July 1, 2009
My name is Gary J. Bell and I am the executive director of BEBASHI (Blacks Educating Blacks About Sexual Health). Founded in 1985, BEBASHI was the country's first AIDS services organization targeting urban minority communities. We offer a continuum of HIV/AIDS/STI prevention and direct care services primarily in the Philadelphia metropolitan area.
I have been working in the HIV/AIDS arena since 1987. At that time, I worked for another non profit, Episcopal Community Services (ECS). ECS is a large, old, traditional multipurpose organization that has been serving those in need for over a century.
In 1987, we were approached by the City of Philadelphia, who had begun developing HIV/AIDS programming and wanted ECS to be a community partner. At the time, most of my experience had been with homebound people, mostly elderly or disabled. However, it was during my time at ECS that the HIV/AIDS crisis really grabbed me and hasn't let go.
The telling moment was my first encounter with someone living with HIV. As one might imagine, despite considerable training, many of the staff back in 1987 were hesitant to actually go into the home and work closely with people living with HIV. We knew much less about HIV in 1987 than we do now. Therefore, I decided to visit a client first, to hopefully lend the staff a little courage and to let them know that I wouldn't send them anywhere that I wasn't willing to go first.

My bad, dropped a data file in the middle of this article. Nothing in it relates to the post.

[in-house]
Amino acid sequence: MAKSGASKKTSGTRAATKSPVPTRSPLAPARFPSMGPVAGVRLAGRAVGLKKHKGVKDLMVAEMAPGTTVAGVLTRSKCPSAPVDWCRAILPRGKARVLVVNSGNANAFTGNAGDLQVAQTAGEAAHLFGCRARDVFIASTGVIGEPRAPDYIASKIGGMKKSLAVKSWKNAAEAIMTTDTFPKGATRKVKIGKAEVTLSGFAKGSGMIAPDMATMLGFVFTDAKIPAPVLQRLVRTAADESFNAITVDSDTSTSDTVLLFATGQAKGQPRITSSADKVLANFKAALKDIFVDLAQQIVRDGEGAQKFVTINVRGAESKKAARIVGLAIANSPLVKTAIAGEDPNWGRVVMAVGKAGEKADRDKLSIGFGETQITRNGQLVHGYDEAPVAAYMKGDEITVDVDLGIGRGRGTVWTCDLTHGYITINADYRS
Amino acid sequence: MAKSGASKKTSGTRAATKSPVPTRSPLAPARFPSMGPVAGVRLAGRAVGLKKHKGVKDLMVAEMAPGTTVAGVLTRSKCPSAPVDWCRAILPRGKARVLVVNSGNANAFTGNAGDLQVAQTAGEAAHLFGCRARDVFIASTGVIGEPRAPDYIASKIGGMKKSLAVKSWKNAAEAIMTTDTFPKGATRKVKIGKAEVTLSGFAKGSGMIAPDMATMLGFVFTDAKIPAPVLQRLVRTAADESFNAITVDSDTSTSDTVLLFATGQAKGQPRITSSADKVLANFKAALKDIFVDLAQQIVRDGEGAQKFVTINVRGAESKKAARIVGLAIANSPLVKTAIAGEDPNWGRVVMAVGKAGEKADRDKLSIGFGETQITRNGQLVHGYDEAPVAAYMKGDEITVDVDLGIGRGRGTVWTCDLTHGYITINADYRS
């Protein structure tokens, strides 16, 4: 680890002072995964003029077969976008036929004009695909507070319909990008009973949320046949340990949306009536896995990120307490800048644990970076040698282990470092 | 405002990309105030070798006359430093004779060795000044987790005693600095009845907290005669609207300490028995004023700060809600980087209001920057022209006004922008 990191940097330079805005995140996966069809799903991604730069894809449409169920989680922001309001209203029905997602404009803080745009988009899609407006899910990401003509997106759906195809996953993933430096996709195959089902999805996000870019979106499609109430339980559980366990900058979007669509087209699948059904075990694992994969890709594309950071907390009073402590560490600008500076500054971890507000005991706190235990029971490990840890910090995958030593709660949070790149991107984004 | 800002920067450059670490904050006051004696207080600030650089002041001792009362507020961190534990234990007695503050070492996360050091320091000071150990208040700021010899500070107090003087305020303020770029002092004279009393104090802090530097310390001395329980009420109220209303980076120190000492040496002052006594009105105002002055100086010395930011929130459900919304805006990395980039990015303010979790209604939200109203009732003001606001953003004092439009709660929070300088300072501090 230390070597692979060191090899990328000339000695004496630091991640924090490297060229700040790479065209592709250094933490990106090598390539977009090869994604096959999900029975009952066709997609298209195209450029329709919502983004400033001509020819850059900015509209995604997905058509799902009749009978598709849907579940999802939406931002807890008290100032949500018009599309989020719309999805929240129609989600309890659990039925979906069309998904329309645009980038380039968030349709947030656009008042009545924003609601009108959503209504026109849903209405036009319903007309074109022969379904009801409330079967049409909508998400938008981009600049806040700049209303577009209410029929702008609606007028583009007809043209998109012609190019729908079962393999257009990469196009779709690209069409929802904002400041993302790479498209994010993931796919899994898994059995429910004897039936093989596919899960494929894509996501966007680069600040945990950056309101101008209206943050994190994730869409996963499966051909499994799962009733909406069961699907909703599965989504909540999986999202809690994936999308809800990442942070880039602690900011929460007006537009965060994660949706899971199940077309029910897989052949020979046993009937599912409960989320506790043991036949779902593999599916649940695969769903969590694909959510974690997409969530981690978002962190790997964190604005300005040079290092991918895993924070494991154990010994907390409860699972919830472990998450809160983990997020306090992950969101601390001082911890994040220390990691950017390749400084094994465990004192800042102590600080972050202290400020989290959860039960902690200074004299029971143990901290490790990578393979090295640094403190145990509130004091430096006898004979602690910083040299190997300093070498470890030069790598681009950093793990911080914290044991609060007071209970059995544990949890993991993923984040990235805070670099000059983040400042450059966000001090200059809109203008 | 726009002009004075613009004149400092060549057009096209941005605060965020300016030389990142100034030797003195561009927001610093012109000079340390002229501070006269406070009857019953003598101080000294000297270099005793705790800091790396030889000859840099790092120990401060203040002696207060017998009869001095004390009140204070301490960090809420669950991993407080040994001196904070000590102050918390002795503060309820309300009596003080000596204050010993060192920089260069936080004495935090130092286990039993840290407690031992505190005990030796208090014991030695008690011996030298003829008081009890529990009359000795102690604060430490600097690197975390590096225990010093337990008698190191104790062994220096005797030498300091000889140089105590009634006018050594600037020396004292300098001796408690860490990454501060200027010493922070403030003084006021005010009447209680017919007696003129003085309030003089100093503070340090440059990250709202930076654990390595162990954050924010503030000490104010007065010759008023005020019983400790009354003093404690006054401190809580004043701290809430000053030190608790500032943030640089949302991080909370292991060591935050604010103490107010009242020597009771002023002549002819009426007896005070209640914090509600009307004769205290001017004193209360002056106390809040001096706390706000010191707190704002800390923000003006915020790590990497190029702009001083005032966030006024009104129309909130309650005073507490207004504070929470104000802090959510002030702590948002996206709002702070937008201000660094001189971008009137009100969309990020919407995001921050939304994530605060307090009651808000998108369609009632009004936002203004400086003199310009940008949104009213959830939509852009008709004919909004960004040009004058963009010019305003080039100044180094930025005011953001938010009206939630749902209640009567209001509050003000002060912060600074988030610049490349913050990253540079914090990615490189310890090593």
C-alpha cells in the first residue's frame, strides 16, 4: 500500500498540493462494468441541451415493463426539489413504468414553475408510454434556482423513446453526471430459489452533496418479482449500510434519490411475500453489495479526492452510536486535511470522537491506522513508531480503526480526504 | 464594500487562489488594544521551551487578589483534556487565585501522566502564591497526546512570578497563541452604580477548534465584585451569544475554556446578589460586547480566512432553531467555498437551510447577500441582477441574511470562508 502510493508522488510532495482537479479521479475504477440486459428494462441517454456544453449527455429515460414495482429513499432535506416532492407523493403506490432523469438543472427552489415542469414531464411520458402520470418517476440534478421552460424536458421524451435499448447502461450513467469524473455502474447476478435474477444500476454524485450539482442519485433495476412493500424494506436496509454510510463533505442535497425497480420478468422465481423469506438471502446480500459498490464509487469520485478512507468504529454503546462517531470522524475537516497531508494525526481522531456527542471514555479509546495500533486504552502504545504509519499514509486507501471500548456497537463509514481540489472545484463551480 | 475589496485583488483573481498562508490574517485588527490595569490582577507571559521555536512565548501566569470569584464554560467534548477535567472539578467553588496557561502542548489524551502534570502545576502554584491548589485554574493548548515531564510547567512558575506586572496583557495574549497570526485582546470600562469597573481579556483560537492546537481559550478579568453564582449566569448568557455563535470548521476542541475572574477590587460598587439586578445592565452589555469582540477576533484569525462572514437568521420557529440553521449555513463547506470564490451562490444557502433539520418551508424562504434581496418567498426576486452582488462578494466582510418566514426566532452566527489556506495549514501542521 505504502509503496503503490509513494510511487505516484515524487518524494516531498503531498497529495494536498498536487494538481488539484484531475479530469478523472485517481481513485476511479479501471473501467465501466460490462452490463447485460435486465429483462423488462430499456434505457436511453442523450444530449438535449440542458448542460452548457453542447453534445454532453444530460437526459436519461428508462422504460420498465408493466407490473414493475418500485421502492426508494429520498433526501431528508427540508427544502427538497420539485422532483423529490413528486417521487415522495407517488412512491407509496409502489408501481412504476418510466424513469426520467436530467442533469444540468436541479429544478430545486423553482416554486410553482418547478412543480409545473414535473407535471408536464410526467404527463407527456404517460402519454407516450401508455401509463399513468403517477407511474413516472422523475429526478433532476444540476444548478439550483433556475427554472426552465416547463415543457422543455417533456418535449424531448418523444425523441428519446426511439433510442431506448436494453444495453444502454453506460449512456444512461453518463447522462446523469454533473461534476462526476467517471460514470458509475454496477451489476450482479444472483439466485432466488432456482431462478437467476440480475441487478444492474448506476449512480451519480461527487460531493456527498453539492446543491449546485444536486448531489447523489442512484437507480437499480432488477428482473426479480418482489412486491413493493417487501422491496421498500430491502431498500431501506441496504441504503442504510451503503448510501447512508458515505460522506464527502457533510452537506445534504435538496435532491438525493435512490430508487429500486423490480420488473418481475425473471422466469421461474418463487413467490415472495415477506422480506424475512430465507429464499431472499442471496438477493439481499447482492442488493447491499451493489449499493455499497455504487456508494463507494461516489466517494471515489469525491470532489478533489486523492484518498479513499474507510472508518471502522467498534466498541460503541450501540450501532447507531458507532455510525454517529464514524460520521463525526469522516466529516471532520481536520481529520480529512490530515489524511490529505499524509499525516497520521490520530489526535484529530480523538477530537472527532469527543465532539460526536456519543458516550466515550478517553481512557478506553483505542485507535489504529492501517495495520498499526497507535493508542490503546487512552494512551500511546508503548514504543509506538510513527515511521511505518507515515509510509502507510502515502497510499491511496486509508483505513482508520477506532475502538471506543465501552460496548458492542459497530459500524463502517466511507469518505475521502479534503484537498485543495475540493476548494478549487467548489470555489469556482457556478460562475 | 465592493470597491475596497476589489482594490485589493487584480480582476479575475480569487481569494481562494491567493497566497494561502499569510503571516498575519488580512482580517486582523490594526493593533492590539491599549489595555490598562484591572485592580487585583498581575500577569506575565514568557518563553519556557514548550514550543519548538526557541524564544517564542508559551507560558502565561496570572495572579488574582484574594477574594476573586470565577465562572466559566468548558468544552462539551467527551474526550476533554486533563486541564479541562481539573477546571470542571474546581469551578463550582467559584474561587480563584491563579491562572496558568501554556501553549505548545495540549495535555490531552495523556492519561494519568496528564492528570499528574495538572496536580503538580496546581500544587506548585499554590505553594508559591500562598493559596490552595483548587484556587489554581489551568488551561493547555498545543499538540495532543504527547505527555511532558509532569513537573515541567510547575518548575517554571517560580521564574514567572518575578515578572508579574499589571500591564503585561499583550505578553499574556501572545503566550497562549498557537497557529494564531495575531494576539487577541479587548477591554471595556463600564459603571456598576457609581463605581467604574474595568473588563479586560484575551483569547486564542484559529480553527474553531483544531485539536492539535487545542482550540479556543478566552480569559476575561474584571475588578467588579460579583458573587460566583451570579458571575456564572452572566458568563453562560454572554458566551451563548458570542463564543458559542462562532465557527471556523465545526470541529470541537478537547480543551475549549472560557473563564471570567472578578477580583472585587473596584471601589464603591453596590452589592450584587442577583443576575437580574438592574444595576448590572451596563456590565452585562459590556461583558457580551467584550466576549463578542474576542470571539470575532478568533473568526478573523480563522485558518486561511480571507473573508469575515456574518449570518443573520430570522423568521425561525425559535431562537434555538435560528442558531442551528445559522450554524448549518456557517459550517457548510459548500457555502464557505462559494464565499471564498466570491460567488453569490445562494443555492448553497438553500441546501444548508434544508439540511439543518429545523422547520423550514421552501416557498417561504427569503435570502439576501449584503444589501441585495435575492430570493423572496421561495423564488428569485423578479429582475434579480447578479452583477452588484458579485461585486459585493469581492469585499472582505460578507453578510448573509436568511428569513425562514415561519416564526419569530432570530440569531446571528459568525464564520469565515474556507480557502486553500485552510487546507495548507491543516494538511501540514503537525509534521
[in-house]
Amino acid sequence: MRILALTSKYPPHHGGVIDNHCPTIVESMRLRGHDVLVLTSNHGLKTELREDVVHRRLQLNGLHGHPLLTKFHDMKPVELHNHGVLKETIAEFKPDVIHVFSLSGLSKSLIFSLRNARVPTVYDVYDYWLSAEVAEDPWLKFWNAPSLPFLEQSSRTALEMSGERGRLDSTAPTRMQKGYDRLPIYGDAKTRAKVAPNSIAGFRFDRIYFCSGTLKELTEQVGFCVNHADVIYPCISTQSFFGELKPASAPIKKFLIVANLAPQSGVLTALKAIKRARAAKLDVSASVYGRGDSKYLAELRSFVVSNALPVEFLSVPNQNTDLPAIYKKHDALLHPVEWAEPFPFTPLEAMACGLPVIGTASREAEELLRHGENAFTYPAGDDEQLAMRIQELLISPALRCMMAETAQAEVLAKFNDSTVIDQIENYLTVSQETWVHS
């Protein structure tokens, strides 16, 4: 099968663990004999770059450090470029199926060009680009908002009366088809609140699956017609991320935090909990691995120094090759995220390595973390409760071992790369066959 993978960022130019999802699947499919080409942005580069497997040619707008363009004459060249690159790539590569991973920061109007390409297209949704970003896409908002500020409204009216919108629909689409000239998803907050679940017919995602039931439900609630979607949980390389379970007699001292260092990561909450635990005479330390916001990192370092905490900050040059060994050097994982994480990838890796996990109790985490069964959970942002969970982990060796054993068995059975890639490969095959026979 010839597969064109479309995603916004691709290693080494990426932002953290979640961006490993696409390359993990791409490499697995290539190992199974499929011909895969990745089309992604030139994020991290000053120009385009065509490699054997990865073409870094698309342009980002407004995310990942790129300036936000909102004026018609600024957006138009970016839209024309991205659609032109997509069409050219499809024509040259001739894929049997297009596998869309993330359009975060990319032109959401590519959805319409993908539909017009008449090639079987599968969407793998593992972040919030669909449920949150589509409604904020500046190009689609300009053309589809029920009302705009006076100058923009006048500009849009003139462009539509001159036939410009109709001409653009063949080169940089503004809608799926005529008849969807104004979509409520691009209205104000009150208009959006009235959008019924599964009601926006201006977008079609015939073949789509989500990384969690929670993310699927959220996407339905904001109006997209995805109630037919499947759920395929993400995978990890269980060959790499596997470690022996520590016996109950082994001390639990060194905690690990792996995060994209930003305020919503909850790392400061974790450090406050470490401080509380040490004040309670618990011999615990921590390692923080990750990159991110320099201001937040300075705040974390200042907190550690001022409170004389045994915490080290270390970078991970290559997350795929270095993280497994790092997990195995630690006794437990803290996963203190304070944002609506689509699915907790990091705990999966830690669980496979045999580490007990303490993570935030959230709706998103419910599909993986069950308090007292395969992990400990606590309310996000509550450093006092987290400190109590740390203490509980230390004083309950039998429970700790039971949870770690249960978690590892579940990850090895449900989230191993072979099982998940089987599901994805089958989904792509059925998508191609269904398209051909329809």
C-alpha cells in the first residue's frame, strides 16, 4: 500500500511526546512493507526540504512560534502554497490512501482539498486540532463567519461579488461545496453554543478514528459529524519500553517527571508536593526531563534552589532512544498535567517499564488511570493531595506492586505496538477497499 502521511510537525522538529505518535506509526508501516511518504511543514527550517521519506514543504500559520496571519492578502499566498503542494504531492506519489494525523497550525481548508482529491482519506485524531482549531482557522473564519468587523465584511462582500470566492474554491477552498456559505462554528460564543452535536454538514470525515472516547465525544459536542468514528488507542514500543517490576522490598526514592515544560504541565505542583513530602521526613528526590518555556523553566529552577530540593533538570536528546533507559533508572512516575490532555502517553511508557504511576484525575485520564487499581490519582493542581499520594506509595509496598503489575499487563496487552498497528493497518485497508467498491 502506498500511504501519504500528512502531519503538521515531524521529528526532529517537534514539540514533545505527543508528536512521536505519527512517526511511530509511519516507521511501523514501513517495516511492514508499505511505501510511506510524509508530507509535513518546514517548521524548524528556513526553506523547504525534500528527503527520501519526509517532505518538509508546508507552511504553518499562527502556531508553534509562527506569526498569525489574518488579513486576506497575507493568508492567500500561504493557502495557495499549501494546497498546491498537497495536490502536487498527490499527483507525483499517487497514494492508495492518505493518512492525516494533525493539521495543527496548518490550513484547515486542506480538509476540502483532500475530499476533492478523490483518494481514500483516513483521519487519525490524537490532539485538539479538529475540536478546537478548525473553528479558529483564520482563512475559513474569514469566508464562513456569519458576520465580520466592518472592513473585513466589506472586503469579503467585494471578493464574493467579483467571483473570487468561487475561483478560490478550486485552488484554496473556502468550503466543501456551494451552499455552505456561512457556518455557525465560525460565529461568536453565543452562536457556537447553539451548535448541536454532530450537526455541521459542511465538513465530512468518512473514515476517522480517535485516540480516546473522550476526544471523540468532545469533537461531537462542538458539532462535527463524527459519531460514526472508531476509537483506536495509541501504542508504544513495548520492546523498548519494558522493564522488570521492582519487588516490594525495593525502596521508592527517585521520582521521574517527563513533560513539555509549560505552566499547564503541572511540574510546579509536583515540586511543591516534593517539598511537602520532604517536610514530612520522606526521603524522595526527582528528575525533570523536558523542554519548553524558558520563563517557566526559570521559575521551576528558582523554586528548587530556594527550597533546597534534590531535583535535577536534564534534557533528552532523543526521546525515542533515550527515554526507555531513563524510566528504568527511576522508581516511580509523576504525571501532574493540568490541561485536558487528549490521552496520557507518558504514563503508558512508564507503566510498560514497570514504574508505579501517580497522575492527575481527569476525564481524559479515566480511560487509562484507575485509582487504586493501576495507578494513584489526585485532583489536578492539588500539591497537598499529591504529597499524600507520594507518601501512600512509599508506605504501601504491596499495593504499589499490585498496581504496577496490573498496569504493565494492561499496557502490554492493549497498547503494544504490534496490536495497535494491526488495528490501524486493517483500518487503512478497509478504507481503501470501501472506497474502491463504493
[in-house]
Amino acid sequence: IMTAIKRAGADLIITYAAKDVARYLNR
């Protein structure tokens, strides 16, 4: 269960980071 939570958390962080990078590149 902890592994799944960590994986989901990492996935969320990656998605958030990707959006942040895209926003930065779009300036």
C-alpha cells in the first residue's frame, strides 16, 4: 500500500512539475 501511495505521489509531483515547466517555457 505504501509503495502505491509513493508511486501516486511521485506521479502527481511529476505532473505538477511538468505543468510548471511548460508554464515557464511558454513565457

In 1987, I believed, as many did, that HIV was a gay white disease. However, my first client was a middle-aged African-American mother of six children, living in a housing project. When I walked into her bedroom, she was surrounded by several family members, all looking alarmed with concern. She looked weak and ashen. She had just received her AZT [Retrovir] treatment, the only anti-HIV drug available at the time.
Back then, AZT was given in much higher, more toxic doses and patients were often quite ill for several day afterwards. To say that I was shocked to see this black family struggling to make sense of this frightening illness was an understatement. But for me, came the grim realization that HIV was not a gay white disease and that as it migrated to women and families that the emotional toll would be extensive.
During my tenure at ECS, we significantly expanded our services, adding case management; home delivered meals and a food cupboard: therapeutic counseling and a unique program called STAAR that offered counseling and support to children whose parents where infected with HIV, many of whom were already orphaned.
There were other experiences that solidified my commitment to working in the HIV/AIDS arena: sharing tears with a dying mother who struggled to determine a permanent placement for her son after she died; or consoling a despondent, suicidal child who was being teased in his neighborhood because his mother has HIV.
In 1996, I was directed to BEBASHI to continue my work in HIV/AIDS, where I have been for the last 14 years. My story, like the history of HIV/AIDS, is still being written. Stay tuned...
To contact Gary, click here.